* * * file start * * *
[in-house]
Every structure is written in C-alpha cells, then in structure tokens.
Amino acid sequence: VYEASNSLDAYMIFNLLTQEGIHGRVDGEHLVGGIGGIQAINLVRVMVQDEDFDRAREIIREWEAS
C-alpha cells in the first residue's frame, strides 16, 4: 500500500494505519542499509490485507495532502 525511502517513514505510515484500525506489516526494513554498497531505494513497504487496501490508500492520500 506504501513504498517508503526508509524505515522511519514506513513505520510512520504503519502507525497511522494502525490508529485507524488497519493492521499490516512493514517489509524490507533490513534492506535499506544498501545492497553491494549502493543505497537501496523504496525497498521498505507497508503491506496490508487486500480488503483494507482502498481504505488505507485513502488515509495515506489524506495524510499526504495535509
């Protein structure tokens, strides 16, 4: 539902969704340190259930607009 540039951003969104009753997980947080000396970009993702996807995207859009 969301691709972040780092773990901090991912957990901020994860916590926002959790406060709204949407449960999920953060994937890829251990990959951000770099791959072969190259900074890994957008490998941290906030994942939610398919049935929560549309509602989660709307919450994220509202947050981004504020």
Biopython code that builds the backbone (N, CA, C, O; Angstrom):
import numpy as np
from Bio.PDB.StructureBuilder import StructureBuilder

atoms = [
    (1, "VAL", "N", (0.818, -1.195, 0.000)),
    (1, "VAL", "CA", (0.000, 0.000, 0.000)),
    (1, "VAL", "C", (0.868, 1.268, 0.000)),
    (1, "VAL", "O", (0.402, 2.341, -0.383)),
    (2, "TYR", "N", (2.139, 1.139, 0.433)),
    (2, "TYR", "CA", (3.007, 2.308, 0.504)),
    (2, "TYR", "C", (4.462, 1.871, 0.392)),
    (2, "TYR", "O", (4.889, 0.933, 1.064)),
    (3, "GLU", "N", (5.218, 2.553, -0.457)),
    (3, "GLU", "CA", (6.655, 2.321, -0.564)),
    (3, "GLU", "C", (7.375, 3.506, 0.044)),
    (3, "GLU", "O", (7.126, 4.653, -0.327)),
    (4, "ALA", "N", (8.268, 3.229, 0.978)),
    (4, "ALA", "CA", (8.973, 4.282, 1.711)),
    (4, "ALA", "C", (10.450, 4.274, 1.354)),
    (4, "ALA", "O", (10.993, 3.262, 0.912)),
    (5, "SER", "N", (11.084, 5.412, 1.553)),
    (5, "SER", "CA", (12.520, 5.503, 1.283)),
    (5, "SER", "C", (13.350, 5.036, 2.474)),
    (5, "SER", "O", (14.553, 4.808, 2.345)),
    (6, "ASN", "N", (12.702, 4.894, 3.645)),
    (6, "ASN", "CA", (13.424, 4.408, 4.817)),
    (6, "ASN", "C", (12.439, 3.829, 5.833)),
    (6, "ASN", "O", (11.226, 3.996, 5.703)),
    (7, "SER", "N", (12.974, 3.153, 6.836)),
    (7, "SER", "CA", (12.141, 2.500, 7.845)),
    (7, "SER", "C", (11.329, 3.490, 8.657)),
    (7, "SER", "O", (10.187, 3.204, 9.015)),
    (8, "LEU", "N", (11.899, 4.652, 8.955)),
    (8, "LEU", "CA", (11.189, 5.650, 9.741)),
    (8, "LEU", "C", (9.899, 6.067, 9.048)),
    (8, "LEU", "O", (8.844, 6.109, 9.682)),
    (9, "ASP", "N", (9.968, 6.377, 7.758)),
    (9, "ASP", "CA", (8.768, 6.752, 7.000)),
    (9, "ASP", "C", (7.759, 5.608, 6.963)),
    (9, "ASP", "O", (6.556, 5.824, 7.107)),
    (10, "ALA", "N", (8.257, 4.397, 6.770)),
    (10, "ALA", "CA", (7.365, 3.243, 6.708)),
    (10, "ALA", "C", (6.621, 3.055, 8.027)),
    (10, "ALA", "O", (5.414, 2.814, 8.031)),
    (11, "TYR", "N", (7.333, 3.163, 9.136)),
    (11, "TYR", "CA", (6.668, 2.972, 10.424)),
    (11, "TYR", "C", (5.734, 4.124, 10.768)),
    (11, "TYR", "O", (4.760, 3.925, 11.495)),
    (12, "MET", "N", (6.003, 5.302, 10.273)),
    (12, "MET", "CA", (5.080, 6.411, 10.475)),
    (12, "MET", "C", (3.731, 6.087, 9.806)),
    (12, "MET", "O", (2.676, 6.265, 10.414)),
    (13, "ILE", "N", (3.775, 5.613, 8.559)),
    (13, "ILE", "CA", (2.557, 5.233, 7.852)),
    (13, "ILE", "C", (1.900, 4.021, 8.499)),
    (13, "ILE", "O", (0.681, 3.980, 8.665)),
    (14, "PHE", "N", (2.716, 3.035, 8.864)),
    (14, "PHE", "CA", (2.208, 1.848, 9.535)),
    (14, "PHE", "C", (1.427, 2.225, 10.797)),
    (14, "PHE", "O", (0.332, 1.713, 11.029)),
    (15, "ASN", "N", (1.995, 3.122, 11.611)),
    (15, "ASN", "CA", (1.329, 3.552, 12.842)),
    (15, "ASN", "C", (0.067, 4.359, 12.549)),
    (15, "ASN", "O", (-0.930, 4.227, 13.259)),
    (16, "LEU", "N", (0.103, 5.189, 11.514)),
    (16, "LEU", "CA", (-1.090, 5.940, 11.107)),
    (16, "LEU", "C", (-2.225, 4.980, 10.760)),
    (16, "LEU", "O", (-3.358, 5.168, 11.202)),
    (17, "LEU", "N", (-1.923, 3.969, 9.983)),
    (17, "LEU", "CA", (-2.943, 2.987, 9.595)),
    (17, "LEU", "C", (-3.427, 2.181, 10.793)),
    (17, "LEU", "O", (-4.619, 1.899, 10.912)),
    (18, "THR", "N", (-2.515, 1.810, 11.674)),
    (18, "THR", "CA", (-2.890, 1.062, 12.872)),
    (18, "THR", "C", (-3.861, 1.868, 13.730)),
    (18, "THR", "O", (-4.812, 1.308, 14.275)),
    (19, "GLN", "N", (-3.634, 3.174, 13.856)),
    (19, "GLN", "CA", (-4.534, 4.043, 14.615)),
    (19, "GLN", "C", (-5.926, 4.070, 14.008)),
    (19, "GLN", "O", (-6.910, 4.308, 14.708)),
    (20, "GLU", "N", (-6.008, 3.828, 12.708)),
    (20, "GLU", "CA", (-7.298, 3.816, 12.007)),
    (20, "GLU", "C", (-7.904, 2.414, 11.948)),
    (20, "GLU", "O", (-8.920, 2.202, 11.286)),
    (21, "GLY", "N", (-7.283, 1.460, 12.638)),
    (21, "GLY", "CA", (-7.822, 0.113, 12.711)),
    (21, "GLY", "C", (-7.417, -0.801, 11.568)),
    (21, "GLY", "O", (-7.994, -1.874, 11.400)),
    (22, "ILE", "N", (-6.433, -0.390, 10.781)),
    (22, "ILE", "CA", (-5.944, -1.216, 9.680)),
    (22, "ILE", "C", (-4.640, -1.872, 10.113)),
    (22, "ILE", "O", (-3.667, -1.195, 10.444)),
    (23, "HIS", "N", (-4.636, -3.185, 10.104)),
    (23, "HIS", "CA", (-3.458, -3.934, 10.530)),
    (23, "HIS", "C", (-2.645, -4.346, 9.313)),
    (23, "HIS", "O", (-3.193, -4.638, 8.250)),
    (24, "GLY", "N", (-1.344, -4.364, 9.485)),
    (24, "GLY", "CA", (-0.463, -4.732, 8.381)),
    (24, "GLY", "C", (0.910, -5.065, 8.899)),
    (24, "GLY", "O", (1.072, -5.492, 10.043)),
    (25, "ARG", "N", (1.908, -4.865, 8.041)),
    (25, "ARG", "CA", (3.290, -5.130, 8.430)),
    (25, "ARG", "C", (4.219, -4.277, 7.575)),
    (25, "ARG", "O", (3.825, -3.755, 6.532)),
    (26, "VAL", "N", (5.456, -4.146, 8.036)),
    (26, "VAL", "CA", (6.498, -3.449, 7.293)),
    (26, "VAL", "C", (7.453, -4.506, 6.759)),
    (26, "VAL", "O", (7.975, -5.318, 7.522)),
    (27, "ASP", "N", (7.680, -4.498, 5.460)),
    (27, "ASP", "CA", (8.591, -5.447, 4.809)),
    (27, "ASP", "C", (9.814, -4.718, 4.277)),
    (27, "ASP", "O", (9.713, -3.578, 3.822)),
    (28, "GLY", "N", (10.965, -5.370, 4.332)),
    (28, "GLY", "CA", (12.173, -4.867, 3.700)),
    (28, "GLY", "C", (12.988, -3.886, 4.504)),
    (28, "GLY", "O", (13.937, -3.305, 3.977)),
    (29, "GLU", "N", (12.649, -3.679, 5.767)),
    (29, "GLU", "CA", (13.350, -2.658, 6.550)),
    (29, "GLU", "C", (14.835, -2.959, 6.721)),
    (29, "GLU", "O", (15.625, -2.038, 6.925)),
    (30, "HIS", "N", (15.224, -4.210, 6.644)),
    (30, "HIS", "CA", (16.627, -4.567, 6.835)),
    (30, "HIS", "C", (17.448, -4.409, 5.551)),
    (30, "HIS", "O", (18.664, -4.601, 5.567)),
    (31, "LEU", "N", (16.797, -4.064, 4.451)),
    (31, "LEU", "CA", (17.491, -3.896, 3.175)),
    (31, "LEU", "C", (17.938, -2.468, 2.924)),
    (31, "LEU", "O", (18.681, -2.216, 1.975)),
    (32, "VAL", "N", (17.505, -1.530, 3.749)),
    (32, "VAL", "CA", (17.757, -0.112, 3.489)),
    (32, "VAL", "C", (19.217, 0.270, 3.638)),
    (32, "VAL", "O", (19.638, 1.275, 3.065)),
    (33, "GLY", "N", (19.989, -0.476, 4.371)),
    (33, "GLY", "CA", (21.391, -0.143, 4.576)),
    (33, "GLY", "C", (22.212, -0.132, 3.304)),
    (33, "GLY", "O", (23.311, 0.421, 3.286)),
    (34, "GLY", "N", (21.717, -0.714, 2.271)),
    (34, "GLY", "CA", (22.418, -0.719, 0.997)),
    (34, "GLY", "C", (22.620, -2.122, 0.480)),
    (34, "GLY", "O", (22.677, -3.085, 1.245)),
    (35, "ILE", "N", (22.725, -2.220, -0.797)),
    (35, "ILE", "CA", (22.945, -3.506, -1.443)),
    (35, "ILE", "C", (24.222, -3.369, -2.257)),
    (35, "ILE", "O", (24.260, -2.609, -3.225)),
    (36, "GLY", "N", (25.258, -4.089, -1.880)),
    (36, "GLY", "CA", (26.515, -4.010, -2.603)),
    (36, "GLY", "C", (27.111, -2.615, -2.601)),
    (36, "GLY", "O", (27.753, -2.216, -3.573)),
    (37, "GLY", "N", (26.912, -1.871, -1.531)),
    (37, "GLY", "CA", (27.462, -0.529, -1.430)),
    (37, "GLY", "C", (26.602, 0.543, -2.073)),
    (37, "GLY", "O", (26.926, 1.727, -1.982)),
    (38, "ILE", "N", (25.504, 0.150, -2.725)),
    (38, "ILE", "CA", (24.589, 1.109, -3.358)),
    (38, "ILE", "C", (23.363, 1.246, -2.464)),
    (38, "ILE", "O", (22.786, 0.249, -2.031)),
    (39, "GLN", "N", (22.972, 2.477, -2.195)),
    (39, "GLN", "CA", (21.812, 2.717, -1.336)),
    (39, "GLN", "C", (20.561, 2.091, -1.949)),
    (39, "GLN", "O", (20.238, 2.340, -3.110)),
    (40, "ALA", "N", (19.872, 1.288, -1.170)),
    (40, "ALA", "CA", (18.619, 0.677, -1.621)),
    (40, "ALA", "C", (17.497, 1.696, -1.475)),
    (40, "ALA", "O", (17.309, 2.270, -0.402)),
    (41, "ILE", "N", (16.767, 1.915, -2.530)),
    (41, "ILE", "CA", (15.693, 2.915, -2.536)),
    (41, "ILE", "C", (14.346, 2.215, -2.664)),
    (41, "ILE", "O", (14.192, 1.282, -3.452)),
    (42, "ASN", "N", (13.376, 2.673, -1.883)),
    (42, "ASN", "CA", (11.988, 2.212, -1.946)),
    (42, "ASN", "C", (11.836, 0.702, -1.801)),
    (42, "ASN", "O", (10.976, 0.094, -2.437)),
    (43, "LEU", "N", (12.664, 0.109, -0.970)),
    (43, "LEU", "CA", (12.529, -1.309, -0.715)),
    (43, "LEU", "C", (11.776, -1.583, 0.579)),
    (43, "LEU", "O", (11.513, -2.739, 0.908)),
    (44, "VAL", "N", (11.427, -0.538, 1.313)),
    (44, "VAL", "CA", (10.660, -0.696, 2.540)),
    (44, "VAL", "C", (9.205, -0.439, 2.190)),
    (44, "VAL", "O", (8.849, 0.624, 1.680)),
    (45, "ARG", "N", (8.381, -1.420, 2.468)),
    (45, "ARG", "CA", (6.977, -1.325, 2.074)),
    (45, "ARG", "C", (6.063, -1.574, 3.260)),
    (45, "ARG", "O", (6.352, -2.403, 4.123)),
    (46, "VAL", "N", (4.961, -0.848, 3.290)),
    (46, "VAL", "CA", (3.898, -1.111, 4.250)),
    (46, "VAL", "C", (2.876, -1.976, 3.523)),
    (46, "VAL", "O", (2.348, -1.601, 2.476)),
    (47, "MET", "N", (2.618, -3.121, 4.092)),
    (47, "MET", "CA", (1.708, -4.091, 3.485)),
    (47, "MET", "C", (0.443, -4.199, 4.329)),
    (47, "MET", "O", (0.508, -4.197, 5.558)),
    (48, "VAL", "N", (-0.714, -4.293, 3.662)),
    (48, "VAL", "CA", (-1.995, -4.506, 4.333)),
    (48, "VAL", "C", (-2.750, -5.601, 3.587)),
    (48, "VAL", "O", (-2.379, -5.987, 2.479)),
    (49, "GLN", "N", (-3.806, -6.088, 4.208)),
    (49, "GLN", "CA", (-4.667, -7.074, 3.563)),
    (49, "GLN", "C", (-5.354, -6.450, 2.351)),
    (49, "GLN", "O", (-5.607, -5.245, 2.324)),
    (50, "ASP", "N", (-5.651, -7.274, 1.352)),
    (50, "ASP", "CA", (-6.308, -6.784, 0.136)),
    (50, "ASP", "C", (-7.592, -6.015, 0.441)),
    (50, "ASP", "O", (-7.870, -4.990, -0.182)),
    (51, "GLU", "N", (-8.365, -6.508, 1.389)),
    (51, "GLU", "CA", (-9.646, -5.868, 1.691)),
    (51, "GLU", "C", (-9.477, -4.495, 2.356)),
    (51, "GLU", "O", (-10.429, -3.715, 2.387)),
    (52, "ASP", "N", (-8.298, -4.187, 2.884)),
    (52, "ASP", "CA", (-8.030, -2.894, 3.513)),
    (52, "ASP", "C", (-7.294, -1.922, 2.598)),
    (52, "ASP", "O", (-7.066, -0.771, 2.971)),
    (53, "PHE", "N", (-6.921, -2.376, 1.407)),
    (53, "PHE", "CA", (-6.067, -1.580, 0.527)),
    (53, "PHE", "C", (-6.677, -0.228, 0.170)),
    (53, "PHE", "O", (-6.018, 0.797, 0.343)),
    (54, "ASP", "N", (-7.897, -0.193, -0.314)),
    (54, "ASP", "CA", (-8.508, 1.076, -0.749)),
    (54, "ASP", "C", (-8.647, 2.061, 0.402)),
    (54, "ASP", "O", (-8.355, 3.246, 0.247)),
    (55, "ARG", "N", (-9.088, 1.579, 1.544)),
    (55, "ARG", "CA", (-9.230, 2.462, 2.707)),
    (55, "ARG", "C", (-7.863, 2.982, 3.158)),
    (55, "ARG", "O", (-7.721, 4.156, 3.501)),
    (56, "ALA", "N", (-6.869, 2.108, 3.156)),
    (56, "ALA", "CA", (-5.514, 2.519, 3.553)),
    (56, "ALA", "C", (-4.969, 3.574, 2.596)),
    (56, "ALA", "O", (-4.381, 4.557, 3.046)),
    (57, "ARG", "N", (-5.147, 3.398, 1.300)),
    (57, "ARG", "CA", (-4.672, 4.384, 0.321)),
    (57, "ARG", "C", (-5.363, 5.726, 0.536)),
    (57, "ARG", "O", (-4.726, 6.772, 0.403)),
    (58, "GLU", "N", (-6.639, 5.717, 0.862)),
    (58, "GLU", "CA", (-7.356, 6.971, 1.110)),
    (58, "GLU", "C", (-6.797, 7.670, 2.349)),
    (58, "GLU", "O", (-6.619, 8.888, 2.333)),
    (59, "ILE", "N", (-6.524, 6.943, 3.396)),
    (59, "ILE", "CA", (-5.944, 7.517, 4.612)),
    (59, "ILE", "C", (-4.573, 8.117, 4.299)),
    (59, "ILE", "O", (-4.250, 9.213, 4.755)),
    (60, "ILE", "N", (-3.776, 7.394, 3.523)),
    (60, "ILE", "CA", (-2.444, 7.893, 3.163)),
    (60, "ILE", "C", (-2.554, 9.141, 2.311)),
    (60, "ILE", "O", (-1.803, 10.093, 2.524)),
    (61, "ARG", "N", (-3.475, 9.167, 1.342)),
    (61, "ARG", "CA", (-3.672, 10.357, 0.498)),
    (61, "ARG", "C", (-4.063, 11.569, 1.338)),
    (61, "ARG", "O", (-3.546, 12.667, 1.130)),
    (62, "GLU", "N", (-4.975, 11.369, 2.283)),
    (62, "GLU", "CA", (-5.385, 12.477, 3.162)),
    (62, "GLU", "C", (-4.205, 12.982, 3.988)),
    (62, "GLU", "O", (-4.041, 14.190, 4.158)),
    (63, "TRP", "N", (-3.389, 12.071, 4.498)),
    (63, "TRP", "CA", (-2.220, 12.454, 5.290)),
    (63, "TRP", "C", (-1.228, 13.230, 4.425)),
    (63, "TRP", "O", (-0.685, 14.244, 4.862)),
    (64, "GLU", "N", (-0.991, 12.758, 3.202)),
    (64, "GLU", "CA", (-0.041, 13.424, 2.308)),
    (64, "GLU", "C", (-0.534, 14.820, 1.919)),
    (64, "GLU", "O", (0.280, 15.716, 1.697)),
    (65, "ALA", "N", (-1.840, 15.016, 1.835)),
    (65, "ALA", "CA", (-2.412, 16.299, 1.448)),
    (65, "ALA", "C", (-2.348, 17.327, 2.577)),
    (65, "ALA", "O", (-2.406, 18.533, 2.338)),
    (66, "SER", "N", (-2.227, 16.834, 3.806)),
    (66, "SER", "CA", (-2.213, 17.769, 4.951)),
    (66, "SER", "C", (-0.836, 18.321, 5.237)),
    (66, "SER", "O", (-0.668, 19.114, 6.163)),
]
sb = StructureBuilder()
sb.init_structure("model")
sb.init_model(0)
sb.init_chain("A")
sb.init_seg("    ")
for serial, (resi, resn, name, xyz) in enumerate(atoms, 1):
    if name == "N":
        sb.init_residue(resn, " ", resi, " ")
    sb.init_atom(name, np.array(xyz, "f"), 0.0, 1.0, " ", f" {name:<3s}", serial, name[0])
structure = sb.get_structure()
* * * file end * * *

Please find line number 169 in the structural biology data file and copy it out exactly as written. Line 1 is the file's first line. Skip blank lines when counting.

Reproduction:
    (40, "ALA", "O", (17.309, 2.270, -0.402)),